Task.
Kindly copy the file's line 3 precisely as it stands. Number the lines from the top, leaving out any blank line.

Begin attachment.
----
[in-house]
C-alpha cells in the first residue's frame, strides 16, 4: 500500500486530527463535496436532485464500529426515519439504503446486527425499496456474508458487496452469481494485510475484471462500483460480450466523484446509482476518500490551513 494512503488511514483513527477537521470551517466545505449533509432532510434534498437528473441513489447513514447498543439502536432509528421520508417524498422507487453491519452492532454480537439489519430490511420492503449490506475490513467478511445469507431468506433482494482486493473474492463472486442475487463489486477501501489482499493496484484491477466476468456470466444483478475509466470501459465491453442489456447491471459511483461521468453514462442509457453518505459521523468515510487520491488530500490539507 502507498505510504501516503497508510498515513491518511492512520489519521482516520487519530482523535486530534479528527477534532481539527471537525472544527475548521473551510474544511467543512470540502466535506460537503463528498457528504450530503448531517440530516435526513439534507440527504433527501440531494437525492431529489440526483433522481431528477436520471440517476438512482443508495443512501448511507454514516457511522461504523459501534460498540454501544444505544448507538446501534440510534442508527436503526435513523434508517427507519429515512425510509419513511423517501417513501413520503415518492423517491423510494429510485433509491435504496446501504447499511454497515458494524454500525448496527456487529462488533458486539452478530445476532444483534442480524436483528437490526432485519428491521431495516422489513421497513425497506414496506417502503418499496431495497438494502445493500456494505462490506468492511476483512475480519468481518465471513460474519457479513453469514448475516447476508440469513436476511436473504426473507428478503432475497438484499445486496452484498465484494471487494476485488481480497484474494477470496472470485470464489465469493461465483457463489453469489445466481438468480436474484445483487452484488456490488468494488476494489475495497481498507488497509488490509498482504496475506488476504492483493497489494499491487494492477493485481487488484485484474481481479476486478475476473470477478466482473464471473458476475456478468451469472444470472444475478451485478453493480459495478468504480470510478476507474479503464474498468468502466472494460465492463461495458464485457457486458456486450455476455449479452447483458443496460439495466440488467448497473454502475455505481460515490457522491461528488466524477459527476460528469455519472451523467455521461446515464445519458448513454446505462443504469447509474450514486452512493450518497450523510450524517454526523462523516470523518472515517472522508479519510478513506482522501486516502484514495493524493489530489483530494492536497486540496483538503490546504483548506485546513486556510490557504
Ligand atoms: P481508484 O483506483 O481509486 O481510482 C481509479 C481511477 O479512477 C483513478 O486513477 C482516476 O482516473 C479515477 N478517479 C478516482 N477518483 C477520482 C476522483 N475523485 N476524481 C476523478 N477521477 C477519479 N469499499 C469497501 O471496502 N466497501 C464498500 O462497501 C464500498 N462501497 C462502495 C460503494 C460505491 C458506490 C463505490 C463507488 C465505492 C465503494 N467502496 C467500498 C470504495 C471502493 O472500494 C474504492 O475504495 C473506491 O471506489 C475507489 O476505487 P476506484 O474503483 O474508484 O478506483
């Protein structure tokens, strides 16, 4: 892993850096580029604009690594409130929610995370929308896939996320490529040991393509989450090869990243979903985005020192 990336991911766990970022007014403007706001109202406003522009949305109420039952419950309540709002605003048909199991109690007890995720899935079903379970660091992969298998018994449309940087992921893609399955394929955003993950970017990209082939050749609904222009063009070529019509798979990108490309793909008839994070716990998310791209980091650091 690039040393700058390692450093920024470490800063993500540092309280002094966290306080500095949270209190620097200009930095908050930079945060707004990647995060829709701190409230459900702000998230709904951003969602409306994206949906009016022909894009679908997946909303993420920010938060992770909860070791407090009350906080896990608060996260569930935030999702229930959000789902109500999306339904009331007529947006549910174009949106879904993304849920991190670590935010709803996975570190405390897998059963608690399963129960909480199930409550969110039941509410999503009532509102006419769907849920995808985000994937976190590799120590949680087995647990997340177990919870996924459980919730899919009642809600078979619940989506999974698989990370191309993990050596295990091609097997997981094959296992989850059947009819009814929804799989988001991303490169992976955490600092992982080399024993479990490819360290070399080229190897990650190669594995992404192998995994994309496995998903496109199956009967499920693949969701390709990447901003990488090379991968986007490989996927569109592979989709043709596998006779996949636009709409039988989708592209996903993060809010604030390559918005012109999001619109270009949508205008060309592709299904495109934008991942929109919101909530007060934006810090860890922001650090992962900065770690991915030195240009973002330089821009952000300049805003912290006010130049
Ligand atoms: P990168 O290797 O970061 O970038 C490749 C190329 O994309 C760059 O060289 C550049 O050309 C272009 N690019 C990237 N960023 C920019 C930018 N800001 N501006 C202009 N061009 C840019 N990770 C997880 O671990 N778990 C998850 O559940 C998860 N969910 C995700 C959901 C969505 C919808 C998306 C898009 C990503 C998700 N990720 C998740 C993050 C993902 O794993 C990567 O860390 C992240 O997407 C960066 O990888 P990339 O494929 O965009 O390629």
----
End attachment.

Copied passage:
Ligand atoms: P481508484 O483506483 O481509486 O481510482 C481509479 C481511477 O479512477 C483513478 O486513477 C482516476 O482516473 C479515477 N478517479 C478516482 N477518483 C477520482 C476522483 N475523485 N476524481 C476523478 N477521477 C477519479 N469499499 C469497501 O471496502 N466497501 C464498500 O462497501 C464500498 N462501497 C462502495 C460503494 C460505491 C458506490 C463505490 C463507488 C465505492 C465503494 N467502496 C467500498 C470504495 C471502493 O472500494 C474504492 O475504495 C473506491 O471506489 C475507489 O476505487 P476506484 O474503483 O474508484 O478506483